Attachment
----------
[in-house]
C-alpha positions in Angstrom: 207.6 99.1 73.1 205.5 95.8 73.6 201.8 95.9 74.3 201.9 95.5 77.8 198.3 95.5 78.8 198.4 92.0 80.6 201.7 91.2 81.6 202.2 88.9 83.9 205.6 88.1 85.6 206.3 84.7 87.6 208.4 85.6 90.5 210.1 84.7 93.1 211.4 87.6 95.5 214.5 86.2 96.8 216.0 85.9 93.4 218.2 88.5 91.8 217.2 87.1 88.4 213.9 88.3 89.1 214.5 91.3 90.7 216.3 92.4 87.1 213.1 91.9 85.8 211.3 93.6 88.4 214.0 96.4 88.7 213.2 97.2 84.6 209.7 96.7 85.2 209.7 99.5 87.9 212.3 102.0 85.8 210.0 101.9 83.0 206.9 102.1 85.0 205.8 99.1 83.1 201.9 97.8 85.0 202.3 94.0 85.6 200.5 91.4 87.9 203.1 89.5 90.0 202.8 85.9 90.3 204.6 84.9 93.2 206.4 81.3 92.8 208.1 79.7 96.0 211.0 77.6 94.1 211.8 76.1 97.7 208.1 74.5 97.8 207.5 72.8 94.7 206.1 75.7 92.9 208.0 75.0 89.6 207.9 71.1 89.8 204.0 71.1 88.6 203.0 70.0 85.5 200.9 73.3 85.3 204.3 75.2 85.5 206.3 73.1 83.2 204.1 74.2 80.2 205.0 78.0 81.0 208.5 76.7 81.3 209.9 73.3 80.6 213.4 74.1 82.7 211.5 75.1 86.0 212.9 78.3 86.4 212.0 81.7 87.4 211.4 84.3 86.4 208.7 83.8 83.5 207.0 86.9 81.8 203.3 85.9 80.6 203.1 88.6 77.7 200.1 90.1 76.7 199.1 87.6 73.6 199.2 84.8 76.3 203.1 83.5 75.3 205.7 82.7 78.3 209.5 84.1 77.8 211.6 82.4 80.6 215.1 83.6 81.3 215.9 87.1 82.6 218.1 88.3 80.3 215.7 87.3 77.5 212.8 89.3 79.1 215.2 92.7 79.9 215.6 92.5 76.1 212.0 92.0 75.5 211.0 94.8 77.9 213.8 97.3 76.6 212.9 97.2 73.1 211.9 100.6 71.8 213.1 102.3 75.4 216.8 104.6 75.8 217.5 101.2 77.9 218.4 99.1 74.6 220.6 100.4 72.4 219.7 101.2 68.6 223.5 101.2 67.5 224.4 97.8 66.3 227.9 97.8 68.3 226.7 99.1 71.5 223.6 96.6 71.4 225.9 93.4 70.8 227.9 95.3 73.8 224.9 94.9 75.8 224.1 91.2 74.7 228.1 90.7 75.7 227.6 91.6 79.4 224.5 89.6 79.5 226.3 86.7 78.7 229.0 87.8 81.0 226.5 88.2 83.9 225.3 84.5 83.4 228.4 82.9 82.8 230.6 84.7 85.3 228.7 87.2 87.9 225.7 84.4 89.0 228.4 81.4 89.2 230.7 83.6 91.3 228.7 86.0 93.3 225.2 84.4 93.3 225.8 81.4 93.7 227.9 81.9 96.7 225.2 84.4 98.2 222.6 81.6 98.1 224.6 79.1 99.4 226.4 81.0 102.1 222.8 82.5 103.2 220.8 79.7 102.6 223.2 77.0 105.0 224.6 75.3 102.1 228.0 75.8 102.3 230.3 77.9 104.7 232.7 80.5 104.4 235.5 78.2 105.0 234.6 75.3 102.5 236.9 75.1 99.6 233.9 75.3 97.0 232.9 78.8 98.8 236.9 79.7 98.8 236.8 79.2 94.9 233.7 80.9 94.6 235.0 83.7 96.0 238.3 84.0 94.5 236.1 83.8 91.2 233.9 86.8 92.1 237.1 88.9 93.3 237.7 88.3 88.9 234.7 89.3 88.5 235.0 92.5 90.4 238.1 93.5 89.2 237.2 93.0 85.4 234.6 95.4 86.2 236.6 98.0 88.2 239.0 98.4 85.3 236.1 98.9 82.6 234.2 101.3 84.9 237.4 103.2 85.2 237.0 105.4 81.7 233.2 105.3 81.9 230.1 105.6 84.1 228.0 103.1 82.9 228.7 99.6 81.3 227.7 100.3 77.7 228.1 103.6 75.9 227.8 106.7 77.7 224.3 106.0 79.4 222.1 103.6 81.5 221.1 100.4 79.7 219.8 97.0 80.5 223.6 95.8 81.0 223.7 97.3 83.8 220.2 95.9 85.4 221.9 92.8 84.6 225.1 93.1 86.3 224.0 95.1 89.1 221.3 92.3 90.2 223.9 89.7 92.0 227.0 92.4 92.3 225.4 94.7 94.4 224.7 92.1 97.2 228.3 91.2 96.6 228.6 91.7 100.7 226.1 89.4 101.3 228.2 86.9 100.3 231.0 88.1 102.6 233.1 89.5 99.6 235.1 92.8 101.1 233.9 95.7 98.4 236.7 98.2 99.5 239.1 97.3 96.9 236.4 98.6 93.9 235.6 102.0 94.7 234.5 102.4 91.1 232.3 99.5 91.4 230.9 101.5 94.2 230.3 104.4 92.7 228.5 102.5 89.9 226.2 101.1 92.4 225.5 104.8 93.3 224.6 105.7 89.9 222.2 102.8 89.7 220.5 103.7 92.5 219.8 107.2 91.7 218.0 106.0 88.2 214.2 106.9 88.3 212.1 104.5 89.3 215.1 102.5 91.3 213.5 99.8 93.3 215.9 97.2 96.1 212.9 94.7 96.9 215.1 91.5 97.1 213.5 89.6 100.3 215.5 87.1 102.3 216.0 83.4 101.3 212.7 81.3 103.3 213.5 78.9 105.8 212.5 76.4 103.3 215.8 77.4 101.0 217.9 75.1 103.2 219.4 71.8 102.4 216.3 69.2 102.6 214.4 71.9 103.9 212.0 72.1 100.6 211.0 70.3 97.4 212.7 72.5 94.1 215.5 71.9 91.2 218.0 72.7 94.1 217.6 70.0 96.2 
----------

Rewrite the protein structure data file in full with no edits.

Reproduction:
[in-house]
C-alpha positions in Angstrom: 207.6 99.1 73.1 205.5 95.8 73.6 201.8 95.9 74.3 201.9 95.5 77.8 198.3 95.5 78.8 198.4 92.0 80.6 201.7 91.2 81.6 202.2 88.9 83.9 205.6 88.1 85.6 206.3 84.7 87.6 208.4 85.6 90.5 210.1 84.7 93.1 211.4 87.6 95.5 214.5 86.2 96.8 216.0 85.9 93.4 218.2 88.5 91.8 217.2 87.1 88.4 213.9 88.3 89.1 214.5 91.3 90.7 216.3 92.4 87.1 213.1 91.9 85.8 211.3 93.6 88.4 214.0 96.4 88.7 213.2 97.2 84.6 209.7 96.7 85.2 209.7 99.5 87.9 212.3 102.0 85.8 210.0 101.9 83.0 206.9 102.1 85.0 205.8 99.1 83.1 201.9 97.8 85.0 202.3 94.0 85.6 200.5 91.4 87.9 203.1 89.5 90.0 202.8 85.9 90.3 204.6 84.9 93.2 206.4 81.3 92.8 208.1 79.7 96.0 211.0 77.6 94.1 211.8 76.1 97.7 208.1 74.5 97.8 207.5 72.8 94.7 206.1 75.7 92.9 208.0 75.0 89.6 207.9 71.1 89.8 204.0 71.1 88.6 203.0 70.0 85.5 200.9 73.3 85.3 204.3 75.2 85.5 206.3 73.1 83.2 204.1 74.2 80.2 205.0 78.0 81.0 208.5 76.7 81.3 209.9 73.3 80.6 213.4 74.1 82.7 211.5 75.1 86.0 212.9 78.3 86.4 212.0 81.7 87.4 211.4 84.3 86.4 208.7 83.8 83.5 207.0 86.9 81.8 203.3 85.9 80.6 203.1 88.6 77.7 200.1 90.1 76.7 199.1 87.6 73.6 199.2 84.8 76.3 203.1 83.5 75.3 205.7 82.7 78.3 209.5 84.1 77.8 211.6 82.4 80.6 215.1 83.6 81.3 215.9 87.1 82.6 218.1 88.3 80.3 215.7 87.3 77.5 212.8 89.3 79.1 215.2 92.7 79.9 215.6 92.5 76.1 212.0 92.0 75.5 211.0 94.8 77.9 213.8 97.3 76.6 212.9 97.2 73.1 211.9 100.6 71.8 213.1 102.3 75.4 216.8 104.6 75.8 217.5 101.2 77.9 218.4 99.1 74.6 220.6 100.4 72.4 219.7 101.2 68.6 223.5 101.2 67.5 224.4 97.8 66.3 227.9 97.8 68.3 226.7 99.1 71.5 223.6 96.6 71.4 225.9 93.4 70.8 227.9 95.3 73.8 224.9 94.9 75.8 224.1 91.2 74.7 228.1 90.7 75.7 227.6 91.6 79.4 224.5 89.6 79.5 226.3 86.7 78.7 229.0 87.8 81.0 226.5 88.2 83.9 225.3 84.5 83.4 228.4 82.9 82.8 230.6 84.7 85.3 228.7 87.2 87.9 225.7 84.4 89.0 228.4 81.4 89.2 230.7 83.6 91.3 228.7 86.0 93.3 225.2 84.4 93.3 225.8 81.4 93.7 227.9 81.9 96.7 225.2 84.4 98.2 222.6 81.6 98.1 224.6 79.1 99.4 226.4 81.0 102.1 222.8 82.5 103.2 220.8 79.7 102.6 223.2 77.0 105.0 224.6 75.3 102.1 228.0 75.8 102.3 230.3 77.9 104.7 232.7 80.5 104.4 235.5 78.2 105.0 234.6 75.3 102.5 236.9 75.1 99.6 233.9 75.3 97.0 232.9 78.8 98.8 236.9 79.7 98.8 236.8 79.2 94.9 233.7 80.9 94.6 235.0 83.7 96.0 238.3 84.0 94.5 236.1 83.8 91.2 233.9 86.8 92.1 237.1 88.9 93.3 237.7 88.3 88.9 234.7 89.3 88.5 235.0 92.5 90.4 238.1 93.5 89.2 237.2 93.0 85.4 234.6 95.4 86.2 236.6 98.0 88.2 239.0 98.4 85.3 236.1 98.9 82.6 234.2 101.3 84.9 237.4 103.2 85.2 237.0 105.4 81.7 233.2 105.3 81.9 230.1 105.6 84.1 228.0 103.1 82.9 228.7 99.6 81.3 227.7 100.3 77.7 228.1 103.6 75.9 227.8 106.7 77.7 224.3 106.0 79.4 222.1 103.6 81.5 221.1 100.4 79.7 219.8 97.0 80.5 223.6 95.8 81.0 223.7 97.3 83.8 220.2 95.9 85.4 221.9 92.8 84.6 225.1 93.1 86.3 224.0 95.1 89.1 221.3 92.3 90.2 223.9 89.7 92.0 227.0 92.4 92.3 225.4 94.7 94.4 224.7 92.1 97.2 228.3 91.2 96.6 228.6 91.7 100.7 226.1 89.4 101.3 228.2 86.9 100.3 231.0 88.1 102.6 233.1 89.5 99.6 235.1 92.8 101.1 233.9 95.7 98.4 236.7 98.2 99.5 239.1 97.3 96.9 236.4 98.6 93.9 235.6 102.0 94.7 234.5 102.4 91.1 232.3 99.5 91.4 230.9 101.5 94.2 230.3 104.4 92.7 228.5 102.5 89.9 226.2 101.1 92.4 225.5 104.8 93.3 224.6 105.7 89.9 222.2 102.8 89.7 220.5 103.7 92.5 219.8 107.2 91.7 218.0 106.0 88.2 214.2 106.9 88.3 212.1 104.5 89.3 215.1 102.5 91.3 213.5 99.8 93.3 215.9 97.2 96.1 212.9 94.7 96.9 215.1 91.5 97.1 213.5 89.6 100.3 215.5 87.1 102.3 216.0 83.4 101.3 212.7 81.3 103.3 213.5 78.9 105.8 212.5 76.4 103.3 215.8 77.4 101.0 217.9 75.1 103.2 219.4 71.8 102.4 216.3 69.2 102.6 214.4 71.9 103.9 212.0 72.1 100.6 211.0 70.3 97.4 212.7 72.5 94.1 215.5 71.9 91.2 218.0 72.7 94.1 217.6 70.0 96.2 